HOLYOKE — During her lifetime, Elaine Marieb donated more than $1.5 million to Holyoke Community College (HCC) in large and small amounts she once described as “tokens of gratitude” to the institution where she earned her nursing degree and taught biology for 24 years.
Even after her death in December, Marieb’s generosity continues. HCC is the beneficiary of a $1 million legacy gift Marieb set up as part of her estate plan, money earmarked for HCC programs that support non-traditional-age students.
The gift was officially announced on May 28 at HCC’s monthly board of trustees meeting, followed by the presentation of a $1 million ceremonial check.
“This is incredible. We are so thrilled and grateful,” said Amanda Sbriscia, HCC vice president of Institutional Advancement and executive director of the HCC Foundation, the college’s nonprofit fundraising corporation, which will invest and administer the funds. “This gift will significantly enhance our efforts to support adult students and adult women at HCC.”
This was Marieb’s second $1 million donation to HCC. The first came in 2014 to support construction of the college’s Center for Health Education and Center for Life Sciences. Over the years, her other donations helped establish scholarships, science labs, an endowed faculty chair, and the Elaine Marieb New Pathways Center, a computer room and study area for students in New Directions and Pathways, two support programs that were particularly meaningful to Marieb that will benefit from this new $1 million gift.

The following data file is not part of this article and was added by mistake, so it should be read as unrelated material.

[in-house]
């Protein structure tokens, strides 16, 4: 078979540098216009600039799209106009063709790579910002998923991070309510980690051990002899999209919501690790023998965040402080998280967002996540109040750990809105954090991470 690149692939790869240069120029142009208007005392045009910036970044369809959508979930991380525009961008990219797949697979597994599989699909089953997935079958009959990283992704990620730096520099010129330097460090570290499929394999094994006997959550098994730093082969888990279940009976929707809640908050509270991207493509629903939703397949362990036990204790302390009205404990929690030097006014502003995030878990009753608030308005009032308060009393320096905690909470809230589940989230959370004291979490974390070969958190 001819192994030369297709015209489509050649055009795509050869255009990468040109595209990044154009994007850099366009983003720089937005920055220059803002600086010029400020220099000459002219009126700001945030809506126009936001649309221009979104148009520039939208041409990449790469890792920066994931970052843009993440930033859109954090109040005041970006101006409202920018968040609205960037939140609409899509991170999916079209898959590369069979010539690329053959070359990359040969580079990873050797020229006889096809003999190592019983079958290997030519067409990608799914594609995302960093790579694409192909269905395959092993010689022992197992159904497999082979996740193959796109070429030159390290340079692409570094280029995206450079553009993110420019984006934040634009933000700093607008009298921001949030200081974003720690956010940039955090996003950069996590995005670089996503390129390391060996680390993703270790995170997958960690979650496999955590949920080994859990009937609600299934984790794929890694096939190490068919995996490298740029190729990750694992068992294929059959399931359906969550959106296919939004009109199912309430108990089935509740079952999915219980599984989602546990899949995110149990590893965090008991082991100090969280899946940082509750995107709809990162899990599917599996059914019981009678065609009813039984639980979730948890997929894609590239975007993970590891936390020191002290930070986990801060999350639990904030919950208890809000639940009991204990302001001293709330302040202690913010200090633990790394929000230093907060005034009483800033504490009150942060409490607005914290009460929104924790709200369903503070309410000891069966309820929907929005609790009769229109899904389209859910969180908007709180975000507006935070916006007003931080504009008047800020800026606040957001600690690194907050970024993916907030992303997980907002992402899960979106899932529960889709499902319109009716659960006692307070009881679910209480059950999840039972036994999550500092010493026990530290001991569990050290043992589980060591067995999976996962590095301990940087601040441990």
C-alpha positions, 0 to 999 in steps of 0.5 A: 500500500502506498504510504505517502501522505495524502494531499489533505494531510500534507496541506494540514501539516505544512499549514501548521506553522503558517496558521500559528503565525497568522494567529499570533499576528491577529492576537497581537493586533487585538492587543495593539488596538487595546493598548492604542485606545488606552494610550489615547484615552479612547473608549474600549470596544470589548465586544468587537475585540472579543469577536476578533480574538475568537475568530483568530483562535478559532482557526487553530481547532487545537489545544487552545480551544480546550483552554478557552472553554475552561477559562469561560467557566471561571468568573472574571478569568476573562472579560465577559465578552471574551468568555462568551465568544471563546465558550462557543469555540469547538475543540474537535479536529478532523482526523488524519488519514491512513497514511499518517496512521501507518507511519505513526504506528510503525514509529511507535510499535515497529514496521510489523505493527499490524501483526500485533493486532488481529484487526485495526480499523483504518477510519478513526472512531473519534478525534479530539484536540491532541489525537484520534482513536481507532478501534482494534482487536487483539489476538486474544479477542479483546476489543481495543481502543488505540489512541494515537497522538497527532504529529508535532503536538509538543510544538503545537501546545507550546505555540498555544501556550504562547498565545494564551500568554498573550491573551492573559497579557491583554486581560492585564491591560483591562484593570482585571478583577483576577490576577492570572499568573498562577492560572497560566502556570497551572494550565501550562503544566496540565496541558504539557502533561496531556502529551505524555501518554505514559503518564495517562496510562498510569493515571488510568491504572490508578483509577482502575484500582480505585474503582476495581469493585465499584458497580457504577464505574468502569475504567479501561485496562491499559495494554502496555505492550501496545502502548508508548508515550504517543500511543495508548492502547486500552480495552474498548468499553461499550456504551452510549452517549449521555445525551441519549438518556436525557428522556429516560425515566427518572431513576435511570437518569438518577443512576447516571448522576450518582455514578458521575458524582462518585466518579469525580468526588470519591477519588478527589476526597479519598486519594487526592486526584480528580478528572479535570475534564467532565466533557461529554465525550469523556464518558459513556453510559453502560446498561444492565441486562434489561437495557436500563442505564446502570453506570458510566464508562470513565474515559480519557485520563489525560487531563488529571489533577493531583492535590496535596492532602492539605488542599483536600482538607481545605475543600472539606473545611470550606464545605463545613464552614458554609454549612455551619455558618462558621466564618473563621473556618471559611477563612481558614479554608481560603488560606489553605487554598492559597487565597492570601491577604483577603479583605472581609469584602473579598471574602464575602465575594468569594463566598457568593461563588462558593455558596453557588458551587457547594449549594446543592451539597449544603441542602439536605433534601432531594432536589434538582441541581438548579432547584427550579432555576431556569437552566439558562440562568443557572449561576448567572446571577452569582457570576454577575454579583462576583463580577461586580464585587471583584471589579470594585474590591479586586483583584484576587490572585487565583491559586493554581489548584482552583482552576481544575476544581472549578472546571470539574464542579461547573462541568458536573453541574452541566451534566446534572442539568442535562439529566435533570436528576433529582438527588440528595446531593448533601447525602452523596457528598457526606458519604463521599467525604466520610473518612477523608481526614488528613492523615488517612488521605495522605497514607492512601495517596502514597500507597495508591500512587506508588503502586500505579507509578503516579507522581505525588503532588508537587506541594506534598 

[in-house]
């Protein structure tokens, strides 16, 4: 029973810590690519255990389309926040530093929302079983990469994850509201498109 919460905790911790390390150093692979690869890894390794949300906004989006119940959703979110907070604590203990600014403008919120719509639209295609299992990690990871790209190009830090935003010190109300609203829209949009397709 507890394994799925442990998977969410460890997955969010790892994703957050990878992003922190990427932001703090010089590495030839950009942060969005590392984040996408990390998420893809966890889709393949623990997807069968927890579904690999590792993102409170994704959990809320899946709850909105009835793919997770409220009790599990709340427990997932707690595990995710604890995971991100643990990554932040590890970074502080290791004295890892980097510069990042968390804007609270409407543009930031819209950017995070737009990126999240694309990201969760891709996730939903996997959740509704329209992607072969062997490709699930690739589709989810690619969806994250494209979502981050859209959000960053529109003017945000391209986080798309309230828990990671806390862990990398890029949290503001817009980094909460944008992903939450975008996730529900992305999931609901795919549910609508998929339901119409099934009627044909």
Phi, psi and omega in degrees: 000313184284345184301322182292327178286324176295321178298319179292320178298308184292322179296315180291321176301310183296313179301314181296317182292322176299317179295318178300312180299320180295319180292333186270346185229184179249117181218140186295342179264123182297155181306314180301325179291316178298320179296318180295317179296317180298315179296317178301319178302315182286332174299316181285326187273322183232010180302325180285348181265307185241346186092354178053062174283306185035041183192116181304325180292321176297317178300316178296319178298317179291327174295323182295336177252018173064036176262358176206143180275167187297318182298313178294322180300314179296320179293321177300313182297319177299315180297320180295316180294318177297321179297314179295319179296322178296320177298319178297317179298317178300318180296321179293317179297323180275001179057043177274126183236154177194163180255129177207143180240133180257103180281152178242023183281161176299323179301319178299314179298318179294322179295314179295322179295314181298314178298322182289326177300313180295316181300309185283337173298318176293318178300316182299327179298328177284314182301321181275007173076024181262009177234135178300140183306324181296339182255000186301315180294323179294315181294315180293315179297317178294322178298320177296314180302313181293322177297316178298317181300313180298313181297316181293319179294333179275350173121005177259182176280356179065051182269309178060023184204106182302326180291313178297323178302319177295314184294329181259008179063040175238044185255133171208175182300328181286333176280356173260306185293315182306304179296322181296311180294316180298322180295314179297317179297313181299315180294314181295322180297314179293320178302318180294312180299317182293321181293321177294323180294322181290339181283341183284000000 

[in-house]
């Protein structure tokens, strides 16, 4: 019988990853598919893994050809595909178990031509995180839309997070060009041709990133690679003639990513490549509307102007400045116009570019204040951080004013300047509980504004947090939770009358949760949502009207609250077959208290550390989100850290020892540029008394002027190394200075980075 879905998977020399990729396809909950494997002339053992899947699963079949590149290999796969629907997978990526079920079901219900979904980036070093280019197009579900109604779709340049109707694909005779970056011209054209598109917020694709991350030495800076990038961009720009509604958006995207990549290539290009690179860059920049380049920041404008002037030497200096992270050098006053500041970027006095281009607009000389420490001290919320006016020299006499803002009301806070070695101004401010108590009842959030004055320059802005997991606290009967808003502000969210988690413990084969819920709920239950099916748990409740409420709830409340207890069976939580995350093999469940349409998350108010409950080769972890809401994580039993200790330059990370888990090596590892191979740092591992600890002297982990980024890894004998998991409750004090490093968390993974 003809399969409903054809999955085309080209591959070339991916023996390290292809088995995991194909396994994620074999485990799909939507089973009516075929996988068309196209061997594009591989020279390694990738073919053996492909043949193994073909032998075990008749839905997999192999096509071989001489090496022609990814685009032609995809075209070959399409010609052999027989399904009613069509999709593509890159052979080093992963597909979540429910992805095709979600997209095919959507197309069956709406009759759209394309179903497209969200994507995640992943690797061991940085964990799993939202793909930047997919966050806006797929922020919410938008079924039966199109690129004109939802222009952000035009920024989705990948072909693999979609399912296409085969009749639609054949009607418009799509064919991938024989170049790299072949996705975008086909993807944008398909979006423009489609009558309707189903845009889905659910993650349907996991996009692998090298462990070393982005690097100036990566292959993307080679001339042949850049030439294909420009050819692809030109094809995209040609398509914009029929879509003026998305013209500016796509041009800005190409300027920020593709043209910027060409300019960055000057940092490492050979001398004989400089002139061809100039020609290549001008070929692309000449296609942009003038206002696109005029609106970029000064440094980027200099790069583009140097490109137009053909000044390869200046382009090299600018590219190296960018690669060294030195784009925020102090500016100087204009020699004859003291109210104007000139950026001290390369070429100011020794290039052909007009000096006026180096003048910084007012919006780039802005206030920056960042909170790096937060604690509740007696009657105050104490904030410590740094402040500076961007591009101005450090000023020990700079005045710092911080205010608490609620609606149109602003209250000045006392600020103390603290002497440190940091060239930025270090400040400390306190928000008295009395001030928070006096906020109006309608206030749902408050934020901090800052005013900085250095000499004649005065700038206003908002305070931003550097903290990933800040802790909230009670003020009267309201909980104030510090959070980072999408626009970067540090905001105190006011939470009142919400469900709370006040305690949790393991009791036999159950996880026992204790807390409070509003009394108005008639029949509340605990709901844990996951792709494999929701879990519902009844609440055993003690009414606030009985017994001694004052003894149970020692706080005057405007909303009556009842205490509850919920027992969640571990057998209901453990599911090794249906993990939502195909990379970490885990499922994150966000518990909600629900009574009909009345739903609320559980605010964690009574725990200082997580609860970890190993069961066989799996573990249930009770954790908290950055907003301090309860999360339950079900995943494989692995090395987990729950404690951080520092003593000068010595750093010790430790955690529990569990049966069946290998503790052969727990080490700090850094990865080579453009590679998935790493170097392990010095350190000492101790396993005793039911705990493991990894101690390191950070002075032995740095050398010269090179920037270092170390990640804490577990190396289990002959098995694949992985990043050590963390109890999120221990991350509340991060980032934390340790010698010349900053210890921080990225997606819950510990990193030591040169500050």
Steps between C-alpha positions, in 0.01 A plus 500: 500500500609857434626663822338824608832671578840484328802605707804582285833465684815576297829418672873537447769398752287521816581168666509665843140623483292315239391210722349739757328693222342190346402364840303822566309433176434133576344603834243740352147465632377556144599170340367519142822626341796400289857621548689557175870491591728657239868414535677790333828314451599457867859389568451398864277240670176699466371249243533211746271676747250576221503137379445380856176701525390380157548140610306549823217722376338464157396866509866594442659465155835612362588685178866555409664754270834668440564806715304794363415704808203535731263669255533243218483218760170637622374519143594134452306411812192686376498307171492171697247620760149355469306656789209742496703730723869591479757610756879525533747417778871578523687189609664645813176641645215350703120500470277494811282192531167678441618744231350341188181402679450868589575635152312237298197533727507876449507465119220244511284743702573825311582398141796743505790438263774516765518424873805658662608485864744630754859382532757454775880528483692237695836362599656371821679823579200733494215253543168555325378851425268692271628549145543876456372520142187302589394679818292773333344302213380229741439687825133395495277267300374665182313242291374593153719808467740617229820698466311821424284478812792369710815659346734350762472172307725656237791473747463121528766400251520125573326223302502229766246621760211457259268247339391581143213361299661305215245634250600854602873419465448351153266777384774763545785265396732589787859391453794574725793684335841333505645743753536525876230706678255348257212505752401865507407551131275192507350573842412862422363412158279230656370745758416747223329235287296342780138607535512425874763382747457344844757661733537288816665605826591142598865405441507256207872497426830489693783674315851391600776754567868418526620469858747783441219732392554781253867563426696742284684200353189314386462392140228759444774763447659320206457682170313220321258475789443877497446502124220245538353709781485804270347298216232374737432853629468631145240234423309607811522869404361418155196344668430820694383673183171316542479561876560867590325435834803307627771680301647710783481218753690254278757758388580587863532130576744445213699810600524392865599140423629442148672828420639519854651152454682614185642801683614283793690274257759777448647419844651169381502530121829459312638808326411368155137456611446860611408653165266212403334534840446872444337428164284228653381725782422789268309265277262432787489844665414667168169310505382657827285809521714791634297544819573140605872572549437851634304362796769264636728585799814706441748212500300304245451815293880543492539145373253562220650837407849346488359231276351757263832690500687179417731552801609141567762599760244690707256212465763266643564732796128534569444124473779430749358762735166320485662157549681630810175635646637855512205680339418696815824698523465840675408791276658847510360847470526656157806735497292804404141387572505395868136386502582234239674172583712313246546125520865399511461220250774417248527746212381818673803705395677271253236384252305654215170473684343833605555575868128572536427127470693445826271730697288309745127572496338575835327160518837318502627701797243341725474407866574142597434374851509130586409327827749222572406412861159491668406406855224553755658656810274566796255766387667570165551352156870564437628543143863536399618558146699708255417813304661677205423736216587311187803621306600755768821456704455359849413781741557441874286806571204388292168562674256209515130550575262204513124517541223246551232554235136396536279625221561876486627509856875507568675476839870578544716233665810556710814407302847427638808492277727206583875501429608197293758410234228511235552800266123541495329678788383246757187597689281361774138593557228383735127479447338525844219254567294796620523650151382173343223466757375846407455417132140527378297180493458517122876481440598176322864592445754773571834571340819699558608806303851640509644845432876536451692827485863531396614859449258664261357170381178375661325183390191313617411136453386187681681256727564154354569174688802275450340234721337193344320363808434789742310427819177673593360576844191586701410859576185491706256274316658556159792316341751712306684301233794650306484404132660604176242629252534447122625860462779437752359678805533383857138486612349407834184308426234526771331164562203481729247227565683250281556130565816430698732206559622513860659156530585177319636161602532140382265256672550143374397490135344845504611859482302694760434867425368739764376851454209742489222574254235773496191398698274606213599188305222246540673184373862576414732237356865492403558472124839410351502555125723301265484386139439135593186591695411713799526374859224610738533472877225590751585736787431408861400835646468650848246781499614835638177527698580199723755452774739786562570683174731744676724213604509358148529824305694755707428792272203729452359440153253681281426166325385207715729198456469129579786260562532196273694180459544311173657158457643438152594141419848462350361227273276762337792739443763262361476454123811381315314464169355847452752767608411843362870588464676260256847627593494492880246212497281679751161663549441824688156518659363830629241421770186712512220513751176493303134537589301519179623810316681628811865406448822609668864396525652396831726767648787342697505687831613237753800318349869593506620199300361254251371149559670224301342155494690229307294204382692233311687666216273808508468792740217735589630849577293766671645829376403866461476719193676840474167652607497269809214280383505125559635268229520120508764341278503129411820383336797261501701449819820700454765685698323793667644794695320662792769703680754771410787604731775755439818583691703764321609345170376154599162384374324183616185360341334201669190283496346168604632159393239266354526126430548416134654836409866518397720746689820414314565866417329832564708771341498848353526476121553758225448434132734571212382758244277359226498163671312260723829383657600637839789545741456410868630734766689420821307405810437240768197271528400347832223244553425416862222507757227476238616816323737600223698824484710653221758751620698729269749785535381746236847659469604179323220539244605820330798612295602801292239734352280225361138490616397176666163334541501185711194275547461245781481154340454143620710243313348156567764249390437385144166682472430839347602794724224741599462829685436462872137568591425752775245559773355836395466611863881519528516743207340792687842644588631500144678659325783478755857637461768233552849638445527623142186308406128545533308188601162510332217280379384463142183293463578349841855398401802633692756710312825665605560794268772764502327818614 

“This is very exciting for us, and it’s wonderful going into the next academic year knowing we’ve got new dollars to support some of the initiatives we’ve highlighted as growth opportunities in our strategic plan,” said HCC President Christina Royal.
Marieb was herself a non-traditional college student. A native of Northampton, Marieb earned a bachelor’s degree from Westfield State College in 1964 when she was 28 years old. After that, she received a master’s degree from Mount Holyoke College and a Ph.D. in zoology from UMass. She was hired as a professor of biology at HCC in 1969.
She started writing textbooks on anatomy and physiology to address complaints from her nursing students that the materials then available were ineffective. She enrolled in HCC’s Nursing program to inform her writing, graduating with her associate degree in 1980. She retired in 1983 to devote herself to writing, becoming the author or co-author of more than 10 best-selling textbooks and laboratory manuals in anatomy and physiology.
Though she moved to Sarasota, Fla., she made annual trips to HCC and always visited the Marieb Center to talk to students.
“I can’t believe how fortunate I am to be part of something like this,” said Irma Medina, coordinator of HCC’s Pathways Program, which helps non-traditional students prepare for and transfer to selective four-year colleges. “For her to bestow that kind of generosity … I just hope we can reach more and do more.”